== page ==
No team allowed more of the shots-on-target to go in than Werder did. And while there is some skill involved in your defensive G/SOT rate, it’s mostly luck and there is a lack of convincing narrative as to why Werder’s was so high. Stuttgart never blocked shots, had the highest SOT% allowed, and had the worst ratio of defenders to attackers in the league so I can buy they deserved their number. Werder blocked shots at 3rd highest rate in the league, were one of the best at pressuring shooters in a sampling of shots, and had a right around league average SOT% allowed. The simplest solution is Werder were just really unlucky last year and if you ran it back they would have allowed ~50 goals instead of 65.
One Big Addition
Last year Werder lacked the ability to slow down and control possession around the box before making a move to attempt a shot. You can see this on their passing map, where the redder areas show they complete fewer passes than expected based on start and end position.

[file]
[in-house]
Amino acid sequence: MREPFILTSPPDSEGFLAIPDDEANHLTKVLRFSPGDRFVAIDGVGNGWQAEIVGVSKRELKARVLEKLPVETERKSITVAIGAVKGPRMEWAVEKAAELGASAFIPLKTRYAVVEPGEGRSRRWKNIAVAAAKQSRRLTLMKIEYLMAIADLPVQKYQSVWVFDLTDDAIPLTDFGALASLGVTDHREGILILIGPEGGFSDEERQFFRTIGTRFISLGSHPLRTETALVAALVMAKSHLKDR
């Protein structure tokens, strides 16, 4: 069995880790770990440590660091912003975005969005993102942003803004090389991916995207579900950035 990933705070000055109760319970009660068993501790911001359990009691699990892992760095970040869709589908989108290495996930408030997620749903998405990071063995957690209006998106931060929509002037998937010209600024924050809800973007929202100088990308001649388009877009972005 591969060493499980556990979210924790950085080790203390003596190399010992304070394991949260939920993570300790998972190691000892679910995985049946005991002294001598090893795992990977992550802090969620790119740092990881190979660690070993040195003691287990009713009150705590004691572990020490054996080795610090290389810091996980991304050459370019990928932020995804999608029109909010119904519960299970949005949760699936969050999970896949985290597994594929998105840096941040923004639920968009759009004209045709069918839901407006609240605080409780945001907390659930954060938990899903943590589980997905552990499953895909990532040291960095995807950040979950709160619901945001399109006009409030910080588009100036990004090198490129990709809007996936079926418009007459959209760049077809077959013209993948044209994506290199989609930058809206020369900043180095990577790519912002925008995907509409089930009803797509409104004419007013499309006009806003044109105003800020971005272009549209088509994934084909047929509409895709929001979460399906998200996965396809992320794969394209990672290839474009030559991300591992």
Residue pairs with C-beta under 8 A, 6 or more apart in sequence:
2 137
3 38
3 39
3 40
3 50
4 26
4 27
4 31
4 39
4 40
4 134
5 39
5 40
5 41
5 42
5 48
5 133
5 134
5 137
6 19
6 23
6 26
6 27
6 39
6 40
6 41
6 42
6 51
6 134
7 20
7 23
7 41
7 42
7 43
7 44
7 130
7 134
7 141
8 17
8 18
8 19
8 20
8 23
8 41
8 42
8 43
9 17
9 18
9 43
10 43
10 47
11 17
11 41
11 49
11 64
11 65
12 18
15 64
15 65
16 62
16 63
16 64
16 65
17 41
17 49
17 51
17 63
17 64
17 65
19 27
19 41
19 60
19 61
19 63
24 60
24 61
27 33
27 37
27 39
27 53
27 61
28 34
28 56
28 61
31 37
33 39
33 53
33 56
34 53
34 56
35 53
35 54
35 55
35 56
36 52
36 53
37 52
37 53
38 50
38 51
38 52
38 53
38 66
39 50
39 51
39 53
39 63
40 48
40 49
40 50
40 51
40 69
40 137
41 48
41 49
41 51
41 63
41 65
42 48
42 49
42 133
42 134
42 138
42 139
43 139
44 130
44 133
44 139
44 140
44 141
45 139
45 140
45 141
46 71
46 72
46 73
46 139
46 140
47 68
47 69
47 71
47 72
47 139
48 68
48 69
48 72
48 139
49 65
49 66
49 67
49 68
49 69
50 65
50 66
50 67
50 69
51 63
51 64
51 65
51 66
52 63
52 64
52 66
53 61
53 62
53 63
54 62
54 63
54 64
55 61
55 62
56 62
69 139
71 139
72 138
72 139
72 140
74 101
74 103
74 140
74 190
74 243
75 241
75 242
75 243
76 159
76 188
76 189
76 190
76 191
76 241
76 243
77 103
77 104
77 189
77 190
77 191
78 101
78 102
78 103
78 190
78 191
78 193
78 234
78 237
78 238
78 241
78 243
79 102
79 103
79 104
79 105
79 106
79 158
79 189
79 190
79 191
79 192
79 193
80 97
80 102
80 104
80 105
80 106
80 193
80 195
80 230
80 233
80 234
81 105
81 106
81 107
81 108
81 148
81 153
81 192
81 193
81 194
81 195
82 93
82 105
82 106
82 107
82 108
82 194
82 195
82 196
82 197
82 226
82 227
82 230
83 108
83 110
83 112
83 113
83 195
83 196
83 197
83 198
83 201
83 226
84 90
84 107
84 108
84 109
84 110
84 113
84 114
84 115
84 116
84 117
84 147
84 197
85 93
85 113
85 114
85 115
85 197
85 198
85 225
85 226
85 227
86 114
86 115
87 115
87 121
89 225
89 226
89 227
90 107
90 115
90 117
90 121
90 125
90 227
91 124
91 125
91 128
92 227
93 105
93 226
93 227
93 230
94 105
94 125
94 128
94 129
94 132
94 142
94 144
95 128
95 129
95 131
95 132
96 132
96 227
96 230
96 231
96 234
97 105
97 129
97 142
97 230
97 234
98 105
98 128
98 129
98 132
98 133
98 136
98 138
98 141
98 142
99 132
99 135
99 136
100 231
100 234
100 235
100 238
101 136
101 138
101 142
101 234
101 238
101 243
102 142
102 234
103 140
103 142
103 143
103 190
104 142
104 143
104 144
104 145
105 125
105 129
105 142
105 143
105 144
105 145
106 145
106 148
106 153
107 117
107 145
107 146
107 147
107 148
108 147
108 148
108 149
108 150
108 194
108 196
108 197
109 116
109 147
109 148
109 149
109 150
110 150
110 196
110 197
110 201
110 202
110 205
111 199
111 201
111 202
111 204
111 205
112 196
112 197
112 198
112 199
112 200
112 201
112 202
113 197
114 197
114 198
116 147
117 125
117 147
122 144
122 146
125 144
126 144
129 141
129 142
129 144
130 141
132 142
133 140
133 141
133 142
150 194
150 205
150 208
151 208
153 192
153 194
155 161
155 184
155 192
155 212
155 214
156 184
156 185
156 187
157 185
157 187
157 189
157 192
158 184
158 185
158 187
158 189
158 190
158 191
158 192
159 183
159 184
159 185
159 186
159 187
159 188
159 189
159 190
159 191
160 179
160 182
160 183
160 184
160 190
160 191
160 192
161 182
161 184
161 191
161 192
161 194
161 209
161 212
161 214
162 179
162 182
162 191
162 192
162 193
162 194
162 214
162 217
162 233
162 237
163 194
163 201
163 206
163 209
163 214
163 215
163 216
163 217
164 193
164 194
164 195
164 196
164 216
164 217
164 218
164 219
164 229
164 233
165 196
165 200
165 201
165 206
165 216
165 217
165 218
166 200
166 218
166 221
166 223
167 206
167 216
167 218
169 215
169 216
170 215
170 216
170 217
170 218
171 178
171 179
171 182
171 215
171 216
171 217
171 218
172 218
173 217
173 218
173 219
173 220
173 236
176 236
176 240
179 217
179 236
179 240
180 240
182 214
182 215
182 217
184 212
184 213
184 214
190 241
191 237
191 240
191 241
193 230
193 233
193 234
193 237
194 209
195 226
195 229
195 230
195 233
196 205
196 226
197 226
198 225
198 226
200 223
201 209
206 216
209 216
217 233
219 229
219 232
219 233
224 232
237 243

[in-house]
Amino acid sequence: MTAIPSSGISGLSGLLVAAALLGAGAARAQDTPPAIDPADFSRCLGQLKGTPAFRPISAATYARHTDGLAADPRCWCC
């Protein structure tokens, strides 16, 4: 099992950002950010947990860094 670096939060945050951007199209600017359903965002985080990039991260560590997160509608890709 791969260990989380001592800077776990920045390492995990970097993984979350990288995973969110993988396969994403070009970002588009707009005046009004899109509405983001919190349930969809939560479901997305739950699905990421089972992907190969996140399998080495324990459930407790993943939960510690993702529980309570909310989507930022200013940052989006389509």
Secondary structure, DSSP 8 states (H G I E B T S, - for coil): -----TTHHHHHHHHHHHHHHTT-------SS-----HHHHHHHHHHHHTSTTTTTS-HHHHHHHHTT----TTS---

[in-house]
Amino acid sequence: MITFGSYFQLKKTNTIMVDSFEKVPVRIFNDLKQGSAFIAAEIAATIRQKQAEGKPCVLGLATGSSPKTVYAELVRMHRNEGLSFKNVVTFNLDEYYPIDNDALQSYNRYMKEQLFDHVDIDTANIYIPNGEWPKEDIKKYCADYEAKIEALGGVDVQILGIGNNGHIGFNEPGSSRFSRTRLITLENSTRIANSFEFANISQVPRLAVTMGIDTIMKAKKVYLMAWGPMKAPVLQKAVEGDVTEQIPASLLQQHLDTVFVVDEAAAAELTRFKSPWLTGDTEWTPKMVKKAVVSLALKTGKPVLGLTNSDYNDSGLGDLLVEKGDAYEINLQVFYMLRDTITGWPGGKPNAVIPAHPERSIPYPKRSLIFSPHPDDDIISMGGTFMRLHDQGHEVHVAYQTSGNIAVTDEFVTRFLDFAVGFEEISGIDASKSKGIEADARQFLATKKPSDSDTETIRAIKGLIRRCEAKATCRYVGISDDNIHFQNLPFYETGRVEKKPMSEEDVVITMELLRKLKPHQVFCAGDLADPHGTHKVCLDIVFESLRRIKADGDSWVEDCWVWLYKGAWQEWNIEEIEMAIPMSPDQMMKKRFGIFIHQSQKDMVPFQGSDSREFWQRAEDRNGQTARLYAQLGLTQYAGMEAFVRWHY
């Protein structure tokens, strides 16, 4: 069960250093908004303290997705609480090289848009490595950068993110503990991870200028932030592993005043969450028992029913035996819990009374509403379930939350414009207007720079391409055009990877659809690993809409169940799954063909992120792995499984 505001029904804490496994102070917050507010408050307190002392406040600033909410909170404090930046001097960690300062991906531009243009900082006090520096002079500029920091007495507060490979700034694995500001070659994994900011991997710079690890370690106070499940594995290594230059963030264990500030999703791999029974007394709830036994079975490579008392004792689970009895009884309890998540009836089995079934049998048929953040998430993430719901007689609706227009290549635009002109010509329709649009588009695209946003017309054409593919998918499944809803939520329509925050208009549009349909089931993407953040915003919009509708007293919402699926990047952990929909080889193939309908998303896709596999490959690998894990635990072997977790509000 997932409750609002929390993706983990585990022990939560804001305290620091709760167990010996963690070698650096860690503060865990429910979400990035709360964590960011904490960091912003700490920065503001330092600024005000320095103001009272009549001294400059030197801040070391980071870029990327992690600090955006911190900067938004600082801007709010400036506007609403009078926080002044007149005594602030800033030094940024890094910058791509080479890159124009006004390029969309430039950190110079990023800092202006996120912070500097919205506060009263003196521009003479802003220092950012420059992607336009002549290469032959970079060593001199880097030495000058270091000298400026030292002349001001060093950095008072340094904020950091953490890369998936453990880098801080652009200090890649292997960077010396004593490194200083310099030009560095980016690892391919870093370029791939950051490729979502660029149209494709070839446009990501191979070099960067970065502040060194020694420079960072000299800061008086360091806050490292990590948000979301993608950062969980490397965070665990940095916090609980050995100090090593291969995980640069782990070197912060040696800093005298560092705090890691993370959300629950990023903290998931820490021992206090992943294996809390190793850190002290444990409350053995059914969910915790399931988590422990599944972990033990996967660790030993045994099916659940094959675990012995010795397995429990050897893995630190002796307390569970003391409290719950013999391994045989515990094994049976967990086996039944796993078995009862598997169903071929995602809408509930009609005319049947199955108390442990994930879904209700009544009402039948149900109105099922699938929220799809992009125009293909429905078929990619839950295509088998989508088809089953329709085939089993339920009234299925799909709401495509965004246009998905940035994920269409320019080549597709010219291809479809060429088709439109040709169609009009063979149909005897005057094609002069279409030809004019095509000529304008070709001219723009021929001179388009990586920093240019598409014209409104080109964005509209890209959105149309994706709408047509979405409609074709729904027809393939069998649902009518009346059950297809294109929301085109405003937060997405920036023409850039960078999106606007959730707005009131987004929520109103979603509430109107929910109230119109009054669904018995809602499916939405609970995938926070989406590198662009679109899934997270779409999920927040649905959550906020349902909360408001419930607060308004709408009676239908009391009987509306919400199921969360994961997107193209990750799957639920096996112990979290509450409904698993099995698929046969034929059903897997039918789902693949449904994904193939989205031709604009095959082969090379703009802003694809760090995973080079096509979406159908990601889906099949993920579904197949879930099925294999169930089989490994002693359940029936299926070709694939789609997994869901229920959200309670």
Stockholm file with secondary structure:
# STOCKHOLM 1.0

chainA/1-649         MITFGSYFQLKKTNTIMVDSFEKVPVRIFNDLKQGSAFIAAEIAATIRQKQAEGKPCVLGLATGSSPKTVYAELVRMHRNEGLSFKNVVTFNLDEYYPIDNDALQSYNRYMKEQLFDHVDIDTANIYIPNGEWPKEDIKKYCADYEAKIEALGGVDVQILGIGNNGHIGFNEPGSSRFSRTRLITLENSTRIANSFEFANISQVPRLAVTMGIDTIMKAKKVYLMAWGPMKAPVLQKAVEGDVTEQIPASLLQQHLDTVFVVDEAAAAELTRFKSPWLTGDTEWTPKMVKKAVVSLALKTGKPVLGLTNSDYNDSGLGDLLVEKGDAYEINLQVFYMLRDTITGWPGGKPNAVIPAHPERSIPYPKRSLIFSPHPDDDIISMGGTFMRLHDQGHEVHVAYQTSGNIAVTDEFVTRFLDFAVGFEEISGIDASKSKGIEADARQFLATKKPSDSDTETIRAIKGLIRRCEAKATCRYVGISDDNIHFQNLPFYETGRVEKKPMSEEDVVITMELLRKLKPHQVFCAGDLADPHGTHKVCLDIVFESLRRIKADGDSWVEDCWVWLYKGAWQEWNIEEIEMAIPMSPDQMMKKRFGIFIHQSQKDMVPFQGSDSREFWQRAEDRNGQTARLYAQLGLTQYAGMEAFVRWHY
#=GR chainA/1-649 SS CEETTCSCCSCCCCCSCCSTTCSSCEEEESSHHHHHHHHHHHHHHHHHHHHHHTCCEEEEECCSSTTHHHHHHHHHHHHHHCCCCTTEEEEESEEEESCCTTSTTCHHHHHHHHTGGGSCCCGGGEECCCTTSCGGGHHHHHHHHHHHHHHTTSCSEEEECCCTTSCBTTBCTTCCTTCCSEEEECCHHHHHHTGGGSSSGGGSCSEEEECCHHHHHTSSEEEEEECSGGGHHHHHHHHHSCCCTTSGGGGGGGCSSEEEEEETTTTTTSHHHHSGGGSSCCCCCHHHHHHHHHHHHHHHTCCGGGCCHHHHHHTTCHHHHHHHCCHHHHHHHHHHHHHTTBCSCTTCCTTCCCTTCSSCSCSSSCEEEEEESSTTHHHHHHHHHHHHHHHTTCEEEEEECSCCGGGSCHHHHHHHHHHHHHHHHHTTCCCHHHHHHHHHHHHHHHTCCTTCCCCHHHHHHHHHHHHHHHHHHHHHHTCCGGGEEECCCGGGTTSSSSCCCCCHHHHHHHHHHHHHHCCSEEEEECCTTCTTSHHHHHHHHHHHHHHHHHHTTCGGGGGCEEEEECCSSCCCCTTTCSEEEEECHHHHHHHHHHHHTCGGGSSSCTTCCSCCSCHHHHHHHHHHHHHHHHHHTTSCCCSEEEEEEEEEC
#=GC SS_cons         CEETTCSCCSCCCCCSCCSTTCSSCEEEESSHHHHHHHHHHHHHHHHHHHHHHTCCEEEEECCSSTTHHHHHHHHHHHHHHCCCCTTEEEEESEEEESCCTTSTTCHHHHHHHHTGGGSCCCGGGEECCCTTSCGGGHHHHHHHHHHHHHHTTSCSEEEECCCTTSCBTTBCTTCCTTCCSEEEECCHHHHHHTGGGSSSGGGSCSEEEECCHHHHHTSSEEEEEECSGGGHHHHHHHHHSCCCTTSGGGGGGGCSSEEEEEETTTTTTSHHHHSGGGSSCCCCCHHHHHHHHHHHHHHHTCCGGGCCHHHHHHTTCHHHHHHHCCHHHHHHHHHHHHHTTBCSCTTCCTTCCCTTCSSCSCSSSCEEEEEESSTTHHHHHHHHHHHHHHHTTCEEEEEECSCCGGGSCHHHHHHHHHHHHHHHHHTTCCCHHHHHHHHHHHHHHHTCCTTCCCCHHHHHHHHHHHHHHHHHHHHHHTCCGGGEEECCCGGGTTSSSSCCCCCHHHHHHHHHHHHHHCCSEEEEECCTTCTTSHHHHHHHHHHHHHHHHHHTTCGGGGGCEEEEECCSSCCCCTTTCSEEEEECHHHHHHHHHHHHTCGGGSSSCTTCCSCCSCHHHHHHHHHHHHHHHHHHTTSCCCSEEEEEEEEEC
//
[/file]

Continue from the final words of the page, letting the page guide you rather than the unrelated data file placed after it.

They got one of the best players out there to fix those problems in Max Kruse. He needs to be re-motivated, as he clearly wasn’t last year at Wolfsburg, but his time at Gladbach was a massive success. At Gladbach he completed 68% of his 19 attacking area passes per game (start and end in 2 furthest right “blocks” on passing map). Comparing those numbers to Werder’s players shows he might be an excellent fit.
Kruse can give Werder an attacking centerpoint with the ball. Last year they had no one to focus on in the attacking third, and really no one all over the pitch with the only players over 40 passes a game the two center backs.
With Kruse slotting in and Johannsson coming back, Werder are immediately a massively more talented team up top. I’ve loved Johannsson on the national team and thought he made a promising start to his career last season before his serious, long-term hip injury. It’s a big question mark if he can come back full speed but if he does, he should help out a lot in attack. With those guys clicking alongside Pizarro up top, there is less pressure on set-piece extraordinaire Zlatko Junuzovic to create. Last year Zlatko was 2nd in the league in key passes, with 54 from set pieces. In a quirk you wouldn’t find looking at the goal-scoring list, 4-goal Zlatko actually took more open play shots than 14-goal Pizarro did.
Who Else in the midfield?
Kruse needs service to set up in the final third so we need to sort out the midfield.